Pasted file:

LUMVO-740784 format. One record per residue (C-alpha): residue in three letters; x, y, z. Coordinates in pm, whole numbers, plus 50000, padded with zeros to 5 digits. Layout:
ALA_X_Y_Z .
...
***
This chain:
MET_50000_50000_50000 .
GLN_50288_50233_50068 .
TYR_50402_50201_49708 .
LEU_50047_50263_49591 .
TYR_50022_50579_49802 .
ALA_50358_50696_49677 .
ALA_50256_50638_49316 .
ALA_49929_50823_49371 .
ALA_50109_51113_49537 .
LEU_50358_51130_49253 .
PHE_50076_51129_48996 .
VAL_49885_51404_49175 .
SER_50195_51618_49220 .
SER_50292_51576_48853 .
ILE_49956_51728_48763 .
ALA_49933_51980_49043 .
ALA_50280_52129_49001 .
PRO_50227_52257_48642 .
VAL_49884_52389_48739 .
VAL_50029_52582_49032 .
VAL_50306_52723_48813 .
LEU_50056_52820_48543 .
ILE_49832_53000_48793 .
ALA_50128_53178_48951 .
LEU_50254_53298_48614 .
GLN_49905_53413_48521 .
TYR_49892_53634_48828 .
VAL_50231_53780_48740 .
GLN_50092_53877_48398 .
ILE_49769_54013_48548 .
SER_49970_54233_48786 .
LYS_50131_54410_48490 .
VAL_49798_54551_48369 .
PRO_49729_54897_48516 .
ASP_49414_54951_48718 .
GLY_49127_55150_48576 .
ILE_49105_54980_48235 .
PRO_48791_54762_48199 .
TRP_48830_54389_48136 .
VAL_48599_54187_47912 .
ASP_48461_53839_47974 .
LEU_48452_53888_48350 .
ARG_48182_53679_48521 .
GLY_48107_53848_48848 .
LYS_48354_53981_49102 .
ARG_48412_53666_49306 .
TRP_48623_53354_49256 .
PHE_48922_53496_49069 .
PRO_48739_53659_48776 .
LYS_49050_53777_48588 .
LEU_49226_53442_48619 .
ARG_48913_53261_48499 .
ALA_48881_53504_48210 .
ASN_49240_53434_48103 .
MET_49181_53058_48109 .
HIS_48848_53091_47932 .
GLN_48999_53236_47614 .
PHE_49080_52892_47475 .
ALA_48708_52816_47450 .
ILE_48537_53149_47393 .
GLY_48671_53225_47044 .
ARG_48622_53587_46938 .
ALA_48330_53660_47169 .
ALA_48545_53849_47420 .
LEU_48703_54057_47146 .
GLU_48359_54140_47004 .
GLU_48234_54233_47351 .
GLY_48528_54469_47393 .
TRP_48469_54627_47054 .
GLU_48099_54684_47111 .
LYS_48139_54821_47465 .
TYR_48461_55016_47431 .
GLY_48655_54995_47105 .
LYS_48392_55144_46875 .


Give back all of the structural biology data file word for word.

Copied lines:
LUMVO-740784 format. One record per residue (C-alpha): residue in three letters; x, y, z. Coordinates in pm, whole numbers, plus 50000, padded with zeros to 5 digits. Layout:
ALA_X_Y_Z .
...
***
This chain:
MET_50000_50000_50000 .
GLN_50288_50233_50068 .
TYR_50402_50201_49708 .
LEU_50047_50263_49591 .
TYR_50022_50579_49802 .
ALA_50358_50696_49677 .
ALA_50256_50638_49316 .
ALA_49929_50823_49371 .
ALA_50109_51113_49537 .
LEU_50358_51130_49253 .
PHE_50076_51129_48996 .
VAL_49885_51404_49175 .
SER_50195_51618_49220 .
SER_50292_51576_48853 .
ILE_49956_51728_48763 .
ALA_49933_51980_49043 .
ALA_50280_52129_49001 .
PRO_50227_52257_48642 .
VAL_49884_52389_48739 .
VAL_50029_52582_49032 .
VAL_50306_52723_48813 .
LEU_50056_52820_48543 .
ILE_49832_53000_48793 .
ALA_50128_53178_48951 .
LEU_50254_53298_48614 .
GLN_49905_53413_48521 .
TYR_49892_53634_48828 .
VAL_50231_53780_48740 .
GLN_50092_53877_48398 .
ILE_49769_54013_48548 .
SER_49970_54233_48786 .
LYS_50131_54410_48490 .
VAL_49798_54551_48369 .
PRO_49729_54897_48516 .
ASP_49414_54951_48718 .
GLY_49127_55150_48576 .
ILE_49105_54980_48235 .
PRO_48791_54762_48199 .
TRP_48830_54389_48136 .
VAL_48599_54187_47912 .
ASP_48461_53839_47974 .
LEU_48452_53888_48350 .
ARG_48182_53679_48521 .
GLY_48107_53848_48848 .
LYS_48354_53981_49102 .
ARG_48412_53666_49306 .
TRP_48623_53354_49256 .
PHE_48922_53496_49069 .
PRO_48739_53659_48776 .
LYS_49050_53777_48588 .
LEU_49226_53442_48619 .
ARG_48913_53261_48499 .
ALA_48881_53504_48210 .
ASN_49240_53434_48103 .
MET_49181_53058_48109 .
HIS_48848_53091_47932 .
GLN_48999_53236_47614 .
PHE_49080_52892_47475 .
ALA_48708_52816_47450 .
ILE_48537_53149_47393 .
GLY_48671_53225_47044 .
ARG_48622_53587_46938 .
ALA_48330_53660_47169 .
ALA_48545_53849_47420 .
LEU_48703_54057_47146 .
GLU_48359_54140_47004 .
GLU_48234_54233_47351 .
GLY_48528_54469_47393 .
TRP_48469_54627_47054 .
GLU_48099_54684_47111 .
LYS_48139_54821_47465 .
TYR_48461_55016_47431 .
GLY_48655_54995_47105 .
LYS_48392_55144_46875 .